Pete Souza/White House file photo

2015 Will Be a Year of Reaction for the President

Obama will be shifting from playing offense to defense as Republicans assume control of Congress. His progressive accomplishments are at stake.

President Obama began last year vowing to use his pen to get things done. He opens this one pledging to wield it to stop legislation in its tracks.

The difference is the new Republican Congress. It throws the president, for his final two years in office, into the role of a goalie trying to preserve his squad's hold on the game. If the GOP can bridge its internal fissures—no small task—Obama may see a steady stream of unpalatable bills pertaining to energy, health care, education, immigration, and, of course, the federal budget.

At its heart, the coming year may well be defined as a struggle between a president trying to safeguard his progressive accomplishments and newly empowered conservatives determined to undermine them. "I'm going to defend gains that we've made in health care; I'm going to defend gains that we've made on environment and clean air and clean water," Obama said in an interview with NPR that aired over the holidays. Both sides hope to use the battle for their own political purposes, further worsening the odds of compromise.

Republicans will likely do their best to target areas of the Affordable Care Act to weaken, and will try to defang regulations being developed by the Environmental Protection Agency to limit carbon emissions from coal-fired power plants and other sources.

Even so, the White House hasn't given up hope of working with the new leadership on Capitol Hill on issues such as corporate tax reform, infrastructure funding, and trade. But given the level of anger among conservatives over Obama's executive action easing deportations, cooperation may come at a premium—and perhaps carry a price.

The president's first test may well come on legislation green-lighting construction of the Keystone XL pipeline, a priority for the new Congress. Obama has been signaling for weeks now that he's unlikely to support the project, which would transport Canadian oil to the Gulf of Mexico, because of environmental concerns. Tumbling gas prices and an improving economy have weakened the public case for the pipeline, but that won't deter Republicans who argue the project would create jobs and help cement America's new role as a global energy-production titan.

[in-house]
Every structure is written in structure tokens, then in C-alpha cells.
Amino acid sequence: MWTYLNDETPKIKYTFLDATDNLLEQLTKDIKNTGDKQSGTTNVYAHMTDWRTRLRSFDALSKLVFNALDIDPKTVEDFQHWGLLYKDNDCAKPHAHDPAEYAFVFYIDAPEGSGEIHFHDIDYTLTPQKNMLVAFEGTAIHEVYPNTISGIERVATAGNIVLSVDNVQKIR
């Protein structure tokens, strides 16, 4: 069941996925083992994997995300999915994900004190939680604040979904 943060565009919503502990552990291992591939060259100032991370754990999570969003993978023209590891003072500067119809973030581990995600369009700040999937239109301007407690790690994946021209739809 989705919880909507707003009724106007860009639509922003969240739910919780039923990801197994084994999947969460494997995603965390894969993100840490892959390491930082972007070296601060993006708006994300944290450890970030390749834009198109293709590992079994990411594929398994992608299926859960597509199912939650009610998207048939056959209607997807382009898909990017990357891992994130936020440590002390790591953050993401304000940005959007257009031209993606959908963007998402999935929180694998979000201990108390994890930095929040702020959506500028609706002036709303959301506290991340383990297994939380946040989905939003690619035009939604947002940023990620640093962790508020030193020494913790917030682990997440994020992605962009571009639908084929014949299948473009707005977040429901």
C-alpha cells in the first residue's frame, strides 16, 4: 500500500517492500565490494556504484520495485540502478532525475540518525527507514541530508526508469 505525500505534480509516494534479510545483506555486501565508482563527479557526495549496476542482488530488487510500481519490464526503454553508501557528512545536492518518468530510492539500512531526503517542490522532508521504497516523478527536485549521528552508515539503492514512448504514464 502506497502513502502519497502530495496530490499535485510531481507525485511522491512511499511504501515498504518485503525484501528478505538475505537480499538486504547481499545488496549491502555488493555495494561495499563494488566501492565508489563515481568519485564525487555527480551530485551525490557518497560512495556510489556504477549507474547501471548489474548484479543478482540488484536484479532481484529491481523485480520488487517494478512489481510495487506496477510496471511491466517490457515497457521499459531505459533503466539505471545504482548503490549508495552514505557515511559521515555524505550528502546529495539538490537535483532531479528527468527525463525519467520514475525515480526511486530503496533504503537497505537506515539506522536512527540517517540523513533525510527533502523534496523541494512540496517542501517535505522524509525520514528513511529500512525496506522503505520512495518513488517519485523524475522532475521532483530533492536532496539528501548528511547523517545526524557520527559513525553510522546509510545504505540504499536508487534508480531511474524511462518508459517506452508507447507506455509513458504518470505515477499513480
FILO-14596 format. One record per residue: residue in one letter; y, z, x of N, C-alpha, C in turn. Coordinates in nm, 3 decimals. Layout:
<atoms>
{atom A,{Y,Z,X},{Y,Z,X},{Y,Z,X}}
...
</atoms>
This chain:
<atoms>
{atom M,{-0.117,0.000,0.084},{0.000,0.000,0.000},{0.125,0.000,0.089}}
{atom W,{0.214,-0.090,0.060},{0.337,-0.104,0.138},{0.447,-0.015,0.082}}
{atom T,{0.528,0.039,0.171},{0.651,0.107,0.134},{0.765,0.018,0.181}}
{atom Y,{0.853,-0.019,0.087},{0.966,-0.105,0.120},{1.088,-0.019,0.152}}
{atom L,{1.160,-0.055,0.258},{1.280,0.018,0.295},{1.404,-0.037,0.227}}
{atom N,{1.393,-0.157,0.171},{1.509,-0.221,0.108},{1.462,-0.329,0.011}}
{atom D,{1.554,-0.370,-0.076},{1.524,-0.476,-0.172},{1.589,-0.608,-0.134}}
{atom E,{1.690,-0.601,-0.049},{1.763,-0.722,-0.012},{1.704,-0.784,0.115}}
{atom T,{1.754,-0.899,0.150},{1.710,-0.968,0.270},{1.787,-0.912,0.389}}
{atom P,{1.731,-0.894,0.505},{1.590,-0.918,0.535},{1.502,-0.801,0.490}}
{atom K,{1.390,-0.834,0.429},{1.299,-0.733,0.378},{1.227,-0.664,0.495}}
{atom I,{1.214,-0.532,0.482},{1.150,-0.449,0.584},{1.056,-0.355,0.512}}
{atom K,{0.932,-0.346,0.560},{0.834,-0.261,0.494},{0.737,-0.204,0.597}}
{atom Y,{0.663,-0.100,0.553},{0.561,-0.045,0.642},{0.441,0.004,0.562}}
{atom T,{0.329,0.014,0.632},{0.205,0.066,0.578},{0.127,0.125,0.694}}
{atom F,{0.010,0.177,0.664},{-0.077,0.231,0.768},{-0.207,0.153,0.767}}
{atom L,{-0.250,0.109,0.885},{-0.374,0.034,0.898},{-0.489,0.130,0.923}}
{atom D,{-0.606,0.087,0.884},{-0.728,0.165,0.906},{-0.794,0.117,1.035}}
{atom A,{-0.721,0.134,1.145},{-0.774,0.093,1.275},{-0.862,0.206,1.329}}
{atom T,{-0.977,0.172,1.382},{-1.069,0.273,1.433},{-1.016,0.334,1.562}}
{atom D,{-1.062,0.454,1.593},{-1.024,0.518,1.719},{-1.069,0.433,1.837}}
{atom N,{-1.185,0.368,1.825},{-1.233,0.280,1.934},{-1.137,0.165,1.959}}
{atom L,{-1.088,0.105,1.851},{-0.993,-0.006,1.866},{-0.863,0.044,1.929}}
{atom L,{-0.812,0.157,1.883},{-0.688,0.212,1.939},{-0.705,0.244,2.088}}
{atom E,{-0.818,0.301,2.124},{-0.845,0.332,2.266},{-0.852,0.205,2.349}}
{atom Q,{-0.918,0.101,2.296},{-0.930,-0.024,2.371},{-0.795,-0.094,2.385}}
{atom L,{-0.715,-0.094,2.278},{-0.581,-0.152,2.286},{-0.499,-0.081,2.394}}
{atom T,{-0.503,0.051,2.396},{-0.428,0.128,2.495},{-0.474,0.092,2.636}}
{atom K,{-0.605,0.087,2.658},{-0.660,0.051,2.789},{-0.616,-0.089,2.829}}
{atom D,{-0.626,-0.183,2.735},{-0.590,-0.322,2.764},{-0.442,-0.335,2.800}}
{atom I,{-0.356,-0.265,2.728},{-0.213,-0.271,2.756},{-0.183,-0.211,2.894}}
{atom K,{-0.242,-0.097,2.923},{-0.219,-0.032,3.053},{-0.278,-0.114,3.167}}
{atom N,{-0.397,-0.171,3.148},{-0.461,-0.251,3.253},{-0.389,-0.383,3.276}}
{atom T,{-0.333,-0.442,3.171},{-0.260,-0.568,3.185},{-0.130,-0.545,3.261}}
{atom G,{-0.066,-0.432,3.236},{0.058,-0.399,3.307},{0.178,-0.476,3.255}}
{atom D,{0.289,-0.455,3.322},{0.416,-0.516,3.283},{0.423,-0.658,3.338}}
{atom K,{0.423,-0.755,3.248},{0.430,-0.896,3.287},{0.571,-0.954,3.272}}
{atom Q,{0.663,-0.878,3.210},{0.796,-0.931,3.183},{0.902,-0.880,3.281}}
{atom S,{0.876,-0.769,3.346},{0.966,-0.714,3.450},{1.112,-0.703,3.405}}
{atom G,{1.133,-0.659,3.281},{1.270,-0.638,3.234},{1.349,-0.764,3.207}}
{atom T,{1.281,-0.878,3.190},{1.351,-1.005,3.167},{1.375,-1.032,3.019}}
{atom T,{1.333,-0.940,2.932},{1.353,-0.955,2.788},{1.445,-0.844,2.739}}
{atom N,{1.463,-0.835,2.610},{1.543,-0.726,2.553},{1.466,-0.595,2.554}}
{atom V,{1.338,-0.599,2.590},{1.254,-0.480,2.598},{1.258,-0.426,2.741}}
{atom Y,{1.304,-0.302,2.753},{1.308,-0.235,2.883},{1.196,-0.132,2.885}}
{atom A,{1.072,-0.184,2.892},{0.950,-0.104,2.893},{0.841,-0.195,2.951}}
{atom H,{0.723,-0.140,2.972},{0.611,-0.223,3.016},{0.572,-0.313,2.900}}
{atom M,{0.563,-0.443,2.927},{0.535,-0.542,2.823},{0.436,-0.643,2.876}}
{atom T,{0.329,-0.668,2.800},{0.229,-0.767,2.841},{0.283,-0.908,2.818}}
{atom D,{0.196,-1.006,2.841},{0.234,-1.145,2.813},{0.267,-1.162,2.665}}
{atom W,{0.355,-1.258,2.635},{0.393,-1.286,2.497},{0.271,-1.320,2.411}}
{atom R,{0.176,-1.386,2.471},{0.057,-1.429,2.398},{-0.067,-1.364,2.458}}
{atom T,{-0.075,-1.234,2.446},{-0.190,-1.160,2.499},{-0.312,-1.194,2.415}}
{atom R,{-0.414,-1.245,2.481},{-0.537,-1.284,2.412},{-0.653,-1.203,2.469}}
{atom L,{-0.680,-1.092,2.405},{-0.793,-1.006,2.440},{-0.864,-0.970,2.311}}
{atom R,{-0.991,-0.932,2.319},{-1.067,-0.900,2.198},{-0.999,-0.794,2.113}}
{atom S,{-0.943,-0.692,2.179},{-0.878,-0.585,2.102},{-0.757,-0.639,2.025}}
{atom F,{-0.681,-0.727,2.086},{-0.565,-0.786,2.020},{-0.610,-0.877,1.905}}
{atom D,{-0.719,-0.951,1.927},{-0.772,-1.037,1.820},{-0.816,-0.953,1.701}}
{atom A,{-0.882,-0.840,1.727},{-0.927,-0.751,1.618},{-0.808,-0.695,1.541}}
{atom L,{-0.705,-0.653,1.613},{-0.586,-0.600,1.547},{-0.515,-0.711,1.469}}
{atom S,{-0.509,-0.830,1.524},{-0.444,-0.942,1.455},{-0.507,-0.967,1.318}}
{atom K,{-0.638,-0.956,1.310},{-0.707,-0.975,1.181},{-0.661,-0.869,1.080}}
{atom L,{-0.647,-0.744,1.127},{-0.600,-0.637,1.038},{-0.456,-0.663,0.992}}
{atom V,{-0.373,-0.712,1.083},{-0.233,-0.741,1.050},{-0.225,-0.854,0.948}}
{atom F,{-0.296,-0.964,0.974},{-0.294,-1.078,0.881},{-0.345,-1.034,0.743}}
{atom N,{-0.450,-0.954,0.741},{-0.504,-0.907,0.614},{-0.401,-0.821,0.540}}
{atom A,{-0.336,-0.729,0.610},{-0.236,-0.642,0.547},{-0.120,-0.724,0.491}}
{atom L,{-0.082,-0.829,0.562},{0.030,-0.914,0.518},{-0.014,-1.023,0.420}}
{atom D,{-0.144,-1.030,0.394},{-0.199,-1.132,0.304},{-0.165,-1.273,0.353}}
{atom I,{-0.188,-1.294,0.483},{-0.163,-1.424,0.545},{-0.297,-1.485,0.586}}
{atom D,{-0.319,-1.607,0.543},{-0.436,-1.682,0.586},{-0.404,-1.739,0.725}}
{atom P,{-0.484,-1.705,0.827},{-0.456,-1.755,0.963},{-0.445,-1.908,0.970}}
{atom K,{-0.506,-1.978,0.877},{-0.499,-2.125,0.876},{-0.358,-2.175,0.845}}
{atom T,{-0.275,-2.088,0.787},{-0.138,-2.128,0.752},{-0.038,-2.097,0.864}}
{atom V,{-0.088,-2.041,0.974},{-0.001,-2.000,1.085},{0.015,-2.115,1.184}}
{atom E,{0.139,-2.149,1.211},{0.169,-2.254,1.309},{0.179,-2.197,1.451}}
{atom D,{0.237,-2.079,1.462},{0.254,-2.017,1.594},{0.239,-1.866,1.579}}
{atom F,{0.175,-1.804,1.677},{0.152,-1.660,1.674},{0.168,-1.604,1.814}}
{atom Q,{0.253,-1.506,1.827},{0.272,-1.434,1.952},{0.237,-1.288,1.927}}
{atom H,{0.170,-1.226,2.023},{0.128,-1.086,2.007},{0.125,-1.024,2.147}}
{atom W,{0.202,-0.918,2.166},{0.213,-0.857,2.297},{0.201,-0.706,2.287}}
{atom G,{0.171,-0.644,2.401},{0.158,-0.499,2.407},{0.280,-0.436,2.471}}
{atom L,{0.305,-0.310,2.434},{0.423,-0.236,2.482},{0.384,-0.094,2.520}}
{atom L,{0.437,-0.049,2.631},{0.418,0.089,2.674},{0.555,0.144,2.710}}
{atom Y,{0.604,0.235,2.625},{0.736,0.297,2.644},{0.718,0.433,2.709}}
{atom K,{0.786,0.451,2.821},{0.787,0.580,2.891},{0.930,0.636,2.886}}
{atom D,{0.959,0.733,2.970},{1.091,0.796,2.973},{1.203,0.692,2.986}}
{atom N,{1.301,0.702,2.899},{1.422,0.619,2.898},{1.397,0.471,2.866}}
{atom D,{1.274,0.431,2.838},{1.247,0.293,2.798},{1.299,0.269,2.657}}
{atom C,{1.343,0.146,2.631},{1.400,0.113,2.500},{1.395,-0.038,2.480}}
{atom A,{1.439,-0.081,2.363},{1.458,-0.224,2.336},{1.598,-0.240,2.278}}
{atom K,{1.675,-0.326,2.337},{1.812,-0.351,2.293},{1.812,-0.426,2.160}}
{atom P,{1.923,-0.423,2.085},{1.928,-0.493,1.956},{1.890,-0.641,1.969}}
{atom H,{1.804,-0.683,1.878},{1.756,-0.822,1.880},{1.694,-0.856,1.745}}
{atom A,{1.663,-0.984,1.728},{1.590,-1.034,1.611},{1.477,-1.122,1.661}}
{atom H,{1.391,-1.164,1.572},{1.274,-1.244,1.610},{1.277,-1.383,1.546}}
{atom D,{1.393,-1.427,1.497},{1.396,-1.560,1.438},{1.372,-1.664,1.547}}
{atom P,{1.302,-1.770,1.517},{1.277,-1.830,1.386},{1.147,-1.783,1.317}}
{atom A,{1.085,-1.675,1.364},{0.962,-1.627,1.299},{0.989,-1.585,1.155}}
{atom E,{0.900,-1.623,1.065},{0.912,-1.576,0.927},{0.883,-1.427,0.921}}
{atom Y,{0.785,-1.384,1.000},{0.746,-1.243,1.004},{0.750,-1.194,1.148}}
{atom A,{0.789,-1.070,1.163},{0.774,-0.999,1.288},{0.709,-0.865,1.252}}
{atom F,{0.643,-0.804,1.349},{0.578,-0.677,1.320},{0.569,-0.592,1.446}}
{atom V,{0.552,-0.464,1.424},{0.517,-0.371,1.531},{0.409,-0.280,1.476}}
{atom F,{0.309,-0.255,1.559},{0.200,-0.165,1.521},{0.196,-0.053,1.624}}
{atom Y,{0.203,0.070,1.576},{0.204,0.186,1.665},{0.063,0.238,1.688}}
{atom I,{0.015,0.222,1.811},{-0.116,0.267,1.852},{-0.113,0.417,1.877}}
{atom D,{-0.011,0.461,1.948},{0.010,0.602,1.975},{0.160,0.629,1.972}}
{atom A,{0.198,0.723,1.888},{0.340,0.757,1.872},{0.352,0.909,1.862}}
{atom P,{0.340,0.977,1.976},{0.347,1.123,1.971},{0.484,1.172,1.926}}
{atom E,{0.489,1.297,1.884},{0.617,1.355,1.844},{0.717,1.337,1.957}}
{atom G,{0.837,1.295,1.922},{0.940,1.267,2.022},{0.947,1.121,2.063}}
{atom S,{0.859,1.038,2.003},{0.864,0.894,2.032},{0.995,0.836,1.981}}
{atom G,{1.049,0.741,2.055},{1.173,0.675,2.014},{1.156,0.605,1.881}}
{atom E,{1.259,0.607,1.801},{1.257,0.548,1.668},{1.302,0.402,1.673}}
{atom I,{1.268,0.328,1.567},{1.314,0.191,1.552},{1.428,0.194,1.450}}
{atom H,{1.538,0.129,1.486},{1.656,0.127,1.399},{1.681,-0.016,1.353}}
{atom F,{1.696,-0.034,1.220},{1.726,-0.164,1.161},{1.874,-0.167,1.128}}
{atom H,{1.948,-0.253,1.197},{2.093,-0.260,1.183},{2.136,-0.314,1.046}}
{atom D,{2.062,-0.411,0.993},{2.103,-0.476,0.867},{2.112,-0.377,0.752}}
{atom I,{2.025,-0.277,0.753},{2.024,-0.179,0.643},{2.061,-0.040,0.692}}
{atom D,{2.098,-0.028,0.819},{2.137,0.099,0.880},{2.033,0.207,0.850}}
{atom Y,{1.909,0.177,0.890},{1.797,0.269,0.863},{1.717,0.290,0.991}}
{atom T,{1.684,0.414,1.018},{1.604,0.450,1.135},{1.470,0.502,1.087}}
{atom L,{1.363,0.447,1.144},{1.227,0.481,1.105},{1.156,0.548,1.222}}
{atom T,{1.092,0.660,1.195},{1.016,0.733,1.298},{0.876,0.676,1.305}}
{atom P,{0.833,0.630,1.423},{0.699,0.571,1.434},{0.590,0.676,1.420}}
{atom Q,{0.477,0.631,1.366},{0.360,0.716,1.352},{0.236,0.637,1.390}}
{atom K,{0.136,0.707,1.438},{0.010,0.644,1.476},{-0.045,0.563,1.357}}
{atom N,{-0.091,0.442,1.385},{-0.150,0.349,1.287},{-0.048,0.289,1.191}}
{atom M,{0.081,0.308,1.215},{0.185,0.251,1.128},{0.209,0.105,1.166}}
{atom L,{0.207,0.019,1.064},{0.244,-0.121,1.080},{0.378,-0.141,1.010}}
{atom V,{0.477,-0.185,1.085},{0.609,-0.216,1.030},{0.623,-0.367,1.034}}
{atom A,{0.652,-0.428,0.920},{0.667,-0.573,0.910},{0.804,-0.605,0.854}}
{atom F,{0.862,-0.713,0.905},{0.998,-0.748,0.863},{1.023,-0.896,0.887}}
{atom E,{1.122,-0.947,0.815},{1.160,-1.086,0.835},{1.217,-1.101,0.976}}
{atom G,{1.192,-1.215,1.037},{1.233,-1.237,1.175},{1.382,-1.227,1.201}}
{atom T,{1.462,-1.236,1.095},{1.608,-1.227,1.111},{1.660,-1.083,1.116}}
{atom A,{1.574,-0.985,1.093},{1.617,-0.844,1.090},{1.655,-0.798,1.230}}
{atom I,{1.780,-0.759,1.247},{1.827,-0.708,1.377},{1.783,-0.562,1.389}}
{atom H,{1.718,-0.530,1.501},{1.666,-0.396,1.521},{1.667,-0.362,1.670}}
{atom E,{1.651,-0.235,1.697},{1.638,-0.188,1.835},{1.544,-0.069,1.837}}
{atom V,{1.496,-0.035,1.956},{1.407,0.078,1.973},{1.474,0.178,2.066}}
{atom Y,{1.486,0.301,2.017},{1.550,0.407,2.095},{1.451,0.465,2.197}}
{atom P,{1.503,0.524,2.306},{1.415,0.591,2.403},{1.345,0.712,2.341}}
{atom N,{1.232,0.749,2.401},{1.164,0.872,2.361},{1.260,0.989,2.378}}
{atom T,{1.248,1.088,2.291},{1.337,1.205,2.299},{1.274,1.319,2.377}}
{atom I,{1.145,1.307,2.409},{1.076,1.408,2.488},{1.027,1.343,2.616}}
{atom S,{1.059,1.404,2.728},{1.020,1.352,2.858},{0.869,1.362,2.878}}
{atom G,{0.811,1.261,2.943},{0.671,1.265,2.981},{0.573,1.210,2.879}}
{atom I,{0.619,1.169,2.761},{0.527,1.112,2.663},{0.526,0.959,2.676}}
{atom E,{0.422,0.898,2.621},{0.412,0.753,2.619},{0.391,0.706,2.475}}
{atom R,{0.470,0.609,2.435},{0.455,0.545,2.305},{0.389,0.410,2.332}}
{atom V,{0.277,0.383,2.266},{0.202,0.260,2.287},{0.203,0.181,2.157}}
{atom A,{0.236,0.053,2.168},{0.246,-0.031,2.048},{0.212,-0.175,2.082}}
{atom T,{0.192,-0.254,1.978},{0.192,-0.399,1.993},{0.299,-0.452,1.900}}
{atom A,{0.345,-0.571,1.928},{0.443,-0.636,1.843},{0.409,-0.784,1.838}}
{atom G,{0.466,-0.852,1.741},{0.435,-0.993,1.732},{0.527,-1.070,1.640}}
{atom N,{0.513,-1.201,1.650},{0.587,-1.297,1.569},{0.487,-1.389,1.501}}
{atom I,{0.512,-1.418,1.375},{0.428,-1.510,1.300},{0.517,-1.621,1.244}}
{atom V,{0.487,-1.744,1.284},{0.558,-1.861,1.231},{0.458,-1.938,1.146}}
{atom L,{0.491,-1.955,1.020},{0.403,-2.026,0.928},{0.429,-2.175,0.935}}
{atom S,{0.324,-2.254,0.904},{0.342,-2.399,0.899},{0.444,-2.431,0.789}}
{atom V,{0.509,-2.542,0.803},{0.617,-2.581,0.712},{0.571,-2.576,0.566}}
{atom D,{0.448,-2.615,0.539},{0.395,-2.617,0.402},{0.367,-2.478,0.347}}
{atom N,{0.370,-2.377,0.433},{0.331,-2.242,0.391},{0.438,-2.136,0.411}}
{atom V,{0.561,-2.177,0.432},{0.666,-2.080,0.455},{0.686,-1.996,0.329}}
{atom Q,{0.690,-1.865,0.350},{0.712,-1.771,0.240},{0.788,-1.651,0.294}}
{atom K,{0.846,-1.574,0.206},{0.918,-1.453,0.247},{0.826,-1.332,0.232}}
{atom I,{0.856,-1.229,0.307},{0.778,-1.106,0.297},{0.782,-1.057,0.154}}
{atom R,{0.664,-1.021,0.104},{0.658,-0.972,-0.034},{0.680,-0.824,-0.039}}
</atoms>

In the near term, too, Obama will face attempts to roll back his immigration order, which could shield as many as 5 million undocumented aliens from deportation. Those efforts may well be tied to the budget for the Department of Homeland Security, which is funded only through the end of February. The budget overall will be a major source of friction between the administration and the Hill. The president's proposal is due at the beginning of next month.

Perhaps a more pressing concern, though, lies in another potential fracas over the federal debt ceiling. Republicans are likely to demand spending cuts in exchange for an extension of the government's borrowing authority, which expires March 15.

One immediate goal for the White House will be seeing that two high-profile nominees, Ashton Carter at the Pentagon and Loretta Lynch at the Justice Department, are confirmed. While both already enjoy some support from Republicans, Carter's hearing will likely serve as a vehicle for GOP skepticism about the fight against the forces of the Islamic State in Iraq and Syria, while Lynch, potentially the next attorney general, will likely be peppered with questions about the executive order on immigration. Both nominees, however, can get through with just a bare majority in the Senate, meaning that the administration will need just a handful of Republicans to break ranks.

Along with the nomination of Carter as Defense secretary, the new Congress will be considering whether to pass a formal authorization of the U.S. campaign against the Islamic State—and whether in doing so to attempt to limit the duration of the fight or the use of ground troops in the region. The White House opposes both restrictions.

Republicans will also be pressed by urban Democrats such as Sens. Harry Reid of Nevada and Chuck Schumer of New York as well as the insurance industry to quickly reauthorize the Terrorism Risk Insurance Act, which provides a federal safety net for the industry in the event of a terror attack. Obama would likely sign such a bill providing it comes without unwelcome riders.

Beyond the early business, the mammoth shadow hanging over Obama is the Supreme Court's pending decision in a case that could do away with the federal tax subsidies that help consumers purchase health insurances in the 36 states that declined to set up their own online exchanges. The case will be argued in March and likely decided in June, at the end of the Court's term. A ruling against the administration could blow a hole in the ACA's framework, making it more difficult or impossible for millions of Americans to comply with the law's personal insurance mandate.

The problem for the White House is that there could be little capacity on the Hill to go in and fix the law if the Court's conservative majority breaks it (particularly with a presidential election on the horizon)—even if Republican leaders are fearful of the blowback that would result. It could be the rare result that damages both the president and his opponents.

But these days, Obama can only worry about what he can control. And as his final act as president opens, that's less and less than ever.